Algae, Biofuel and CO2 Capture
Algae, Biofuel and CO2 Capture
Algae, Biofuel and CO2 Capture
2 minute read

Algae is proving to be useful as a potential fuel source in a world where fossil fuels are on the way out. By converting algae to a biofuel, greenhouse gas regulations could be met by many organizations.

Algae wouldn’t make most lists of high-value crops. But certain algae present an opportunity for sequestering carbon dioxide (CO2) emissions while producing biofuel. In light of possible greenhouse gas (GHG) legislation, that could be pure gold.

“The idea of producing fuel from algae isn’t new,” says Robert Healy, manager of renewable energy development for Burns & McDonnell. “The U.S. government began financing research into oil-producing algae in the 1970s. But in the last two years there has been rapid development of systems designed to use algae to produce biofuels.”

Why Algae?

The renewed interest in algae is partially a response to criticism of the use of food crops for alternative fuels. Such use, critics say, raises commodity prices and exacerbates water shortages. Unlike the corn used to make ethanol, or canola that becomes biodiesel, algae growth systems don’t require land suitable for food crops. But to be technically and economically feasible, algae-to-biofuel systems, called bioreactors, have had to overcome several challenges.

Growing enough algae to produce substantial amounts of fuel requires large amounts of surface area. While some proposed systems use open ponds, newer algae bioreactors use plastic tubes or thin sheets of plastic in vertical frames. These closed systems take up less space, use less water and allow carefully metered application of nutrients, but they are more expensive than open ponds.

Putting CO2 Emissions to Work

Another challenge lies in separating the oil from the algae and growth medium — an energy-intensive process. Depending on the availability and price of alternatives such as conventional diesel, it has been difficult to produce a competitively priced product, and one that doesn’t lose its environmental advantage due to the amount of energy required to make it.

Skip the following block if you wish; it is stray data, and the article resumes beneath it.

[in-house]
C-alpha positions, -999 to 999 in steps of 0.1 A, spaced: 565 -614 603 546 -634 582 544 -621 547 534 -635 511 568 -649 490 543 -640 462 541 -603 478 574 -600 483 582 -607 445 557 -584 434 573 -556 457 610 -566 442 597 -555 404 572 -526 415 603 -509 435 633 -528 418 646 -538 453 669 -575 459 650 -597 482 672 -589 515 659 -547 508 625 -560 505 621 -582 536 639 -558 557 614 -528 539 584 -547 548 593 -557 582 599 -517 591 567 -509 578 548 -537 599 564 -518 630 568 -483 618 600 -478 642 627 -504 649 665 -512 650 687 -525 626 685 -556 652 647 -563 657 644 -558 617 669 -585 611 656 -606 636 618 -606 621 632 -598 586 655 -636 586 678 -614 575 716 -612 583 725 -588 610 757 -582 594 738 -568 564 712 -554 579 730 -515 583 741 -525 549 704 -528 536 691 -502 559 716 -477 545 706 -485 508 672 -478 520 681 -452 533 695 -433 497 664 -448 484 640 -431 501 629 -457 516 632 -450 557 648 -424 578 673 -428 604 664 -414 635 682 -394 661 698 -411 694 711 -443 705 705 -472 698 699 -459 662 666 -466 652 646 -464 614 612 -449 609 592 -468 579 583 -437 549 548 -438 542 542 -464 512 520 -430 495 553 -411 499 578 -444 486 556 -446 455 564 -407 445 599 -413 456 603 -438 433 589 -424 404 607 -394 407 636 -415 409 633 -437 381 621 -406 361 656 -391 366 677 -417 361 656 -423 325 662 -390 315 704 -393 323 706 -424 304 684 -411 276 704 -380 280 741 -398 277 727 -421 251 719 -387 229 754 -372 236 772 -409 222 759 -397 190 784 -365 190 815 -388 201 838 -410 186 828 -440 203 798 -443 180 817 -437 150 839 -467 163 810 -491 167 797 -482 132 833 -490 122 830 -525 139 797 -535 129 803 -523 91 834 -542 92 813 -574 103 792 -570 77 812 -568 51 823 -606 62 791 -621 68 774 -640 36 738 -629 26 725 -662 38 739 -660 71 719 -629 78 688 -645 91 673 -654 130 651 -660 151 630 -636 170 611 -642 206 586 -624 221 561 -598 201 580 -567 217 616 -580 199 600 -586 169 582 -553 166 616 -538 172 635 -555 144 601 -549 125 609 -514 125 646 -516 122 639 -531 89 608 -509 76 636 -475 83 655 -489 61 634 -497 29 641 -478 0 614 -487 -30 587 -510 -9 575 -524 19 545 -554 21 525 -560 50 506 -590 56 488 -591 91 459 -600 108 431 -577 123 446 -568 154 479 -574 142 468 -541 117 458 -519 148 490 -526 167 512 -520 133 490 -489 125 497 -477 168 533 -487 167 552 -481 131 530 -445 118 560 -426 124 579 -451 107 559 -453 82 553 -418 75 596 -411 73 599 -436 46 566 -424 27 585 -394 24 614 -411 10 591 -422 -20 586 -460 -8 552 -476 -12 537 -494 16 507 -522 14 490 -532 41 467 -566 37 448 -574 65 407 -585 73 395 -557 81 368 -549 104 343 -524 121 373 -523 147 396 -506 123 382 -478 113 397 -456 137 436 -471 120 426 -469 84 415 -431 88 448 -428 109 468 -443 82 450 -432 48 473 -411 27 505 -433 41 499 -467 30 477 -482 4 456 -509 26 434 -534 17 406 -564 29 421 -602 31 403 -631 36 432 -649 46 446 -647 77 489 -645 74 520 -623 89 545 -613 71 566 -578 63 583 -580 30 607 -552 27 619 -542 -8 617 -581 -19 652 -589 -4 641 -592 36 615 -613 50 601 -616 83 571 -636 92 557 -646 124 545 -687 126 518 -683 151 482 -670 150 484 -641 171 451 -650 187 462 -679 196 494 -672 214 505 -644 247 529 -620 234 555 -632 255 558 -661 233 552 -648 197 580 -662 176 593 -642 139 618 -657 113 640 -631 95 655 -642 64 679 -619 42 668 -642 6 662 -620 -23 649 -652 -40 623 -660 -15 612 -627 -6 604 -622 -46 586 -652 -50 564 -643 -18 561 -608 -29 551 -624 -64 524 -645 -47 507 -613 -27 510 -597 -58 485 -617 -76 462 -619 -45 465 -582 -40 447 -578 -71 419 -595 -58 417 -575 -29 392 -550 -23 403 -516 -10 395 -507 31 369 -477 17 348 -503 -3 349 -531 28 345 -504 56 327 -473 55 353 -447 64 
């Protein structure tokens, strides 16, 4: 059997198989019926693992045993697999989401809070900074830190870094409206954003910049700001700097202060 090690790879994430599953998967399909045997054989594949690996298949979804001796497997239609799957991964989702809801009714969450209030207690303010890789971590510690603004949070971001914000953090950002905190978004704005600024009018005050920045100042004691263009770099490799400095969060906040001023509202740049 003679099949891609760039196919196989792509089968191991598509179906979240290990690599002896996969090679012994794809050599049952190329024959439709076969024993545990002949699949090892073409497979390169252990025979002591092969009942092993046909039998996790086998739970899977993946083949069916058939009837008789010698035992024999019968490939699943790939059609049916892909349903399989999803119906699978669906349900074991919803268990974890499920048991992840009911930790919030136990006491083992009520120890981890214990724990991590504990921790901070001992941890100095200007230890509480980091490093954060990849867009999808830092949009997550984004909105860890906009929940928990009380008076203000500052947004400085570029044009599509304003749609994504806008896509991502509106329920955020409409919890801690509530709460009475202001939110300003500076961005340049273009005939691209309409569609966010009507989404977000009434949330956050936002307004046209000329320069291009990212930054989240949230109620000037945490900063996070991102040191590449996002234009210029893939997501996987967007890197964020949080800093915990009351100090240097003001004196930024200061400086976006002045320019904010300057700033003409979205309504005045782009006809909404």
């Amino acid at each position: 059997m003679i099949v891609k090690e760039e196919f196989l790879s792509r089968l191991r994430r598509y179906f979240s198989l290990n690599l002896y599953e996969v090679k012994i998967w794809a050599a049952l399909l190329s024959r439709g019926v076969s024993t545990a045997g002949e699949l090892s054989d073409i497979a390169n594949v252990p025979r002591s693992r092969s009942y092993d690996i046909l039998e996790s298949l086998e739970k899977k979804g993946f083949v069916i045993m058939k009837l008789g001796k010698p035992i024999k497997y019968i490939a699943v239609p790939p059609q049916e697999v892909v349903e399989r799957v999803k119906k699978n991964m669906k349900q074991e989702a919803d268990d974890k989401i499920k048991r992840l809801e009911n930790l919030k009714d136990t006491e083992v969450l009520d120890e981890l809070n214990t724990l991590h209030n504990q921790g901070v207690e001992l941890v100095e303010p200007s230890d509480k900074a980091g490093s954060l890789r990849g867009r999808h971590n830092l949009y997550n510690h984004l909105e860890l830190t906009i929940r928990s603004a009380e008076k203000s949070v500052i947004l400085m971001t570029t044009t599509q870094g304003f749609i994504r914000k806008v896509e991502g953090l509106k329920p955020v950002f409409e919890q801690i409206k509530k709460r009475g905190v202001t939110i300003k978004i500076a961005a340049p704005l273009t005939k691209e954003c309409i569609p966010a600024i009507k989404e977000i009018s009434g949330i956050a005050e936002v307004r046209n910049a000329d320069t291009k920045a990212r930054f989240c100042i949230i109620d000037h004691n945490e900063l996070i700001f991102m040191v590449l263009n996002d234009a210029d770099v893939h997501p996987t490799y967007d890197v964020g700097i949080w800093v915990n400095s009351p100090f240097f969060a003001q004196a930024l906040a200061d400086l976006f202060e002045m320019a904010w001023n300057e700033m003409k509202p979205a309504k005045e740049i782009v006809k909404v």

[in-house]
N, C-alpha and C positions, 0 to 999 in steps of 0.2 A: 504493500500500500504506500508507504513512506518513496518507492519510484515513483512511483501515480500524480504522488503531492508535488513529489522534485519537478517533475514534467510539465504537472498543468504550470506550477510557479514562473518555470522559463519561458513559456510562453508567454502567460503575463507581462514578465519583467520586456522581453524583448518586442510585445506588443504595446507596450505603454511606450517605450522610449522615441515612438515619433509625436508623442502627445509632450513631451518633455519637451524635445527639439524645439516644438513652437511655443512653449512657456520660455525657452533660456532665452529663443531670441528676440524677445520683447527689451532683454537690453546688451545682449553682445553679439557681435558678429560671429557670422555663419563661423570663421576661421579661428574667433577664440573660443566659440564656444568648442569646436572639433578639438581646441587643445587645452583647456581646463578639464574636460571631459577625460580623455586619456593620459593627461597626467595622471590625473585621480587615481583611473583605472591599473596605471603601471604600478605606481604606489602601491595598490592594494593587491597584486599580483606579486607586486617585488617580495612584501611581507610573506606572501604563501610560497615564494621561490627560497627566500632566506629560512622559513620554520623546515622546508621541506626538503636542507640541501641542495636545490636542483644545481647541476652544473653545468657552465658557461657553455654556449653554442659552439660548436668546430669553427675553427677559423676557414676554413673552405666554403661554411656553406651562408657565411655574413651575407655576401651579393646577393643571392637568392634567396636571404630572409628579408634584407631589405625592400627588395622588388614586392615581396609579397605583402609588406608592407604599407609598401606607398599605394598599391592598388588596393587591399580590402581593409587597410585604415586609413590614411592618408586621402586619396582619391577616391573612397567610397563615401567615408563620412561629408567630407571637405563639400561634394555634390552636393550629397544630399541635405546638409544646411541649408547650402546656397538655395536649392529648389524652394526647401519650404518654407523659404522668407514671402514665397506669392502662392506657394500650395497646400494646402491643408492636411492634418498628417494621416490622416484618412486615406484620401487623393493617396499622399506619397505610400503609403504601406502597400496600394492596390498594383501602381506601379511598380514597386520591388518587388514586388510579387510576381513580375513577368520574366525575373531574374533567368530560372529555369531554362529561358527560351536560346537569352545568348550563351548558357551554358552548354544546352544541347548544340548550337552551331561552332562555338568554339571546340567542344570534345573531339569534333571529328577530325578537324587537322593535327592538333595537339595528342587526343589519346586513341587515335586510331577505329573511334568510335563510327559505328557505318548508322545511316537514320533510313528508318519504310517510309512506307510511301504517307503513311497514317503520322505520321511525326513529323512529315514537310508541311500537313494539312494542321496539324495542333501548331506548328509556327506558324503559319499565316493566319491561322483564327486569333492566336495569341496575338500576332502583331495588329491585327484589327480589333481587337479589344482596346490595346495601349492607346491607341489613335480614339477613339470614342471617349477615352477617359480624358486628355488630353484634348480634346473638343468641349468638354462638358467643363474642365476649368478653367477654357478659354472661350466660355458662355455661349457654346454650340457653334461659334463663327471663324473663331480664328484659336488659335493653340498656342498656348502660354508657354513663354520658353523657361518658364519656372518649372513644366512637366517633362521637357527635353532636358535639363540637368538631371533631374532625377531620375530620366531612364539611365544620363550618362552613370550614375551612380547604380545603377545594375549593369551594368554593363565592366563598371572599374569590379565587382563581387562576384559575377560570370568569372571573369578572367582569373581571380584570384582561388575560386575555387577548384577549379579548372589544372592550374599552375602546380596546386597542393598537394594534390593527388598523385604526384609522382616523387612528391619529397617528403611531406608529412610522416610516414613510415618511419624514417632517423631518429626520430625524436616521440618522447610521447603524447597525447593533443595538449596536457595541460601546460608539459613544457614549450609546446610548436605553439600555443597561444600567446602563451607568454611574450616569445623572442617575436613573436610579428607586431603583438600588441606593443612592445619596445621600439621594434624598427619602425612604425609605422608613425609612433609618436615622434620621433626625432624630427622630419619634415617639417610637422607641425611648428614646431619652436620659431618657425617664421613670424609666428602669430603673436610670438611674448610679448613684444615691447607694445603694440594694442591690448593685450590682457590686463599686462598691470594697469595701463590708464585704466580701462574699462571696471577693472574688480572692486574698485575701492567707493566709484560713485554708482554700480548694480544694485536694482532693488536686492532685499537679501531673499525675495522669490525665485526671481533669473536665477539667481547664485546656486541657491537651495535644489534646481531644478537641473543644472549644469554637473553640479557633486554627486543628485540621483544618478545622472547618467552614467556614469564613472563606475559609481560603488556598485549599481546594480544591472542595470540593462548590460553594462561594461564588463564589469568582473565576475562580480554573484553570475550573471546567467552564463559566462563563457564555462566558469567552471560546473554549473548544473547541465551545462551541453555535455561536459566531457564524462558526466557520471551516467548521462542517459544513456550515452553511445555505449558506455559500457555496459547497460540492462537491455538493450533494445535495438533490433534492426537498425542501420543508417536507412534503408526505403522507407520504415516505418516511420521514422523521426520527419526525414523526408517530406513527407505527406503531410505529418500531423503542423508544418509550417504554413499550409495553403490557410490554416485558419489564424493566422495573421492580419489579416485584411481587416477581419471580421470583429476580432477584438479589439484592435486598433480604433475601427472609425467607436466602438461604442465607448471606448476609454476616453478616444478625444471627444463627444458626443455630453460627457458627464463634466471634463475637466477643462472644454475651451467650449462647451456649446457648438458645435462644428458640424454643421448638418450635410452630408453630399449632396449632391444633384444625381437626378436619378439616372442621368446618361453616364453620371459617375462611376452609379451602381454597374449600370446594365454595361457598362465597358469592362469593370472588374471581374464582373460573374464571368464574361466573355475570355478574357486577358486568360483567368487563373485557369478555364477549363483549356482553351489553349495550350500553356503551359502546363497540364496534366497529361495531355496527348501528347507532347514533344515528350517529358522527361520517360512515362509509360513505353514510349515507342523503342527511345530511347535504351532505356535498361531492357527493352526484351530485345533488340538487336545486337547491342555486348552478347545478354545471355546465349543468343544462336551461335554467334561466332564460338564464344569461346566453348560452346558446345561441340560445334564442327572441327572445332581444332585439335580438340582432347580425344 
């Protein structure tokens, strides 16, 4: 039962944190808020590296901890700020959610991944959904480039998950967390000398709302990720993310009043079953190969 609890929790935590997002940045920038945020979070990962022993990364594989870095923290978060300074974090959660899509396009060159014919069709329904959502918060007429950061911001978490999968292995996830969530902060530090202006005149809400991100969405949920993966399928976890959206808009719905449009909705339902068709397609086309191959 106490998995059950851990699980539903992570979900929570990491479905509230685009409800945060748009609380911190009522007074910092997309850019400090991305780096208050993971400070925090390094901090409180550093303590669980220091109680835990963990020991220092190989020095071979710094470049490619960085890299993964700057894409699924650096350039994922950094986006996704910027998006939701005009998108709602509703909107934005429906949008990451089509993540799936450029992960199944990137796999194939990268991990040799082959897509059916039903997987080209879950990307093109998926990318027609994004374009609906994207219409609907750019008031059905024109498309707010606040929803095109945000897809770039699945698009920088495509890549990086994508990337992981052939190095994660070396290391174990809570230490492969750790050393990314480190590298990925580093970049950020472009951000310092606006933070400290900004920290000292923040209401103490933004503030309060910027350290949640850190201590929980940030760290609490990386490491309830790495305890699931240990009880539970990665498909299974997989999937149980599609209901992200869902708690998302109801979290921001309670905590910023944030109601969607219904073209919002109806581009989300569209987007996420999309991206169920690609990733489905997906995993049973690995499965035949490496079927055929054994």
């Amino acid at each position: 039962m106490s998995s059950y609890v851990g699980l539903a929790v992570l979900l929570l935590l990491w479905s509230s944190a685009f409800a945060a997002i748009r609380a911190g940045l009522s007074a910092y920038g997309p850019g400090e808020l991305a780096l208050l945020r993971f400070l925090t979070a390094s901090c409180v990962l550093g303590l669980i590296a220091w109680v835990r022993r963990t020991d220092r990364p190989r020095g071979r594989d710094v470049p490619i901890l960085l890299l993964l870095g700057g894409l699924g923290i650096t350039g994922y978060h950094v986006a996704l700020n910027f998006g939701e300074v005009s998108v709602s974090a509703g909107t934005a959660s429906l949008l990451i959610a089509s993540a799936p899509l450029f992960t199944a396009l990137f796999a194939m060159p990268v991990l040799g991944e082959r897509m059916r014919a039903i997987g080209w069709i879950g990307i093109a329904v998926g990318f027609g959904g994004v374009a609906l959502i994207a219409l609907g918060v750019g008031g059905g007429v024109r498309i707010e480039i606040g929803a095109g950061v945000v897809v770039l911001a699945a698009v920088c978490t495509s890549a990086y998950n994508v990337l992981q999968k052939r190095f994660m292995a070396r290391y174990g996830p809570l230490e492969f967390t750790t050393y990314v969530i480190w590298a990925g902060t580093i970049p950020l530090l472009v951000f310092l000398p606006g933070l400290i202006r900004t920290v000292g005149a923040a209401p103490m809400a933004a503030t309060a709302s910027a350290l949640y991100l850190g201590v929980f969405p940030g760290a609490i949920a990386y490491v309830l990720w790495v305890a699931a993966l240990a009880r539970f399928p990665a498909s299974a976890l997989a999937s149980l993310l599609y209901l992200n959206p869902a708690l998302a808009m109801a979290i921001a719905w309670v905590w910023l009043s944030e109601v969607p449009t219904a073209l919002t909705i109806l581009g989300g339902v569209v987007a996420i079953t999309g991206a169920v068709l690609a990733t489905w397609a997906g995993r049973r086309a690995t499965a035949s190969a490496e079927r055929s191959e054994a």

Healy is working with a large power producer in the southeastern United States to develop a pilot project that will test an integrated, algae-to-biodiesel system using CO2 emissions from a power plant to support algae growth. CO2-rich gas from smokestack emissions will be added to the tubular network of an algae bioreactor, where it will speed production of special high-lipid algae — which absorb the CO2 in the process. An on-site biorefinery will extract the algae oil and convert it to biodiesel, glycerin and other products from the dewatered algae.

Meeting a Need

Fossil-fueled power plants are one of the largest single, stationary sources of CO2 emissions. Despite efforts to add wind, solar and additional nuclear power plants to the mix, fossil-fueled power plants still produce the bulk of electrical power required to meet U.S. utility customers’ demand.

The Environmental Protection Agency’s recently published Mandatory Reporting of Greenhouse Gases Rule requires facilities emitting 25,000 metric tons or more of GHG to report CO2 emissions. Additional regulation imposing a penalty for GHG emissions — or providing incentives to reduce them — is widely expected.

“When there’s a need, new technology comes in to fill that need,” Healy says. “With the threat of carbon regulation, utilities are looking at all options to reduce their carbon output.”

A side business in algae may be one of those options — and a possible energy solution for the future.

For more information, contact Robert Healy, 816-823-7102.

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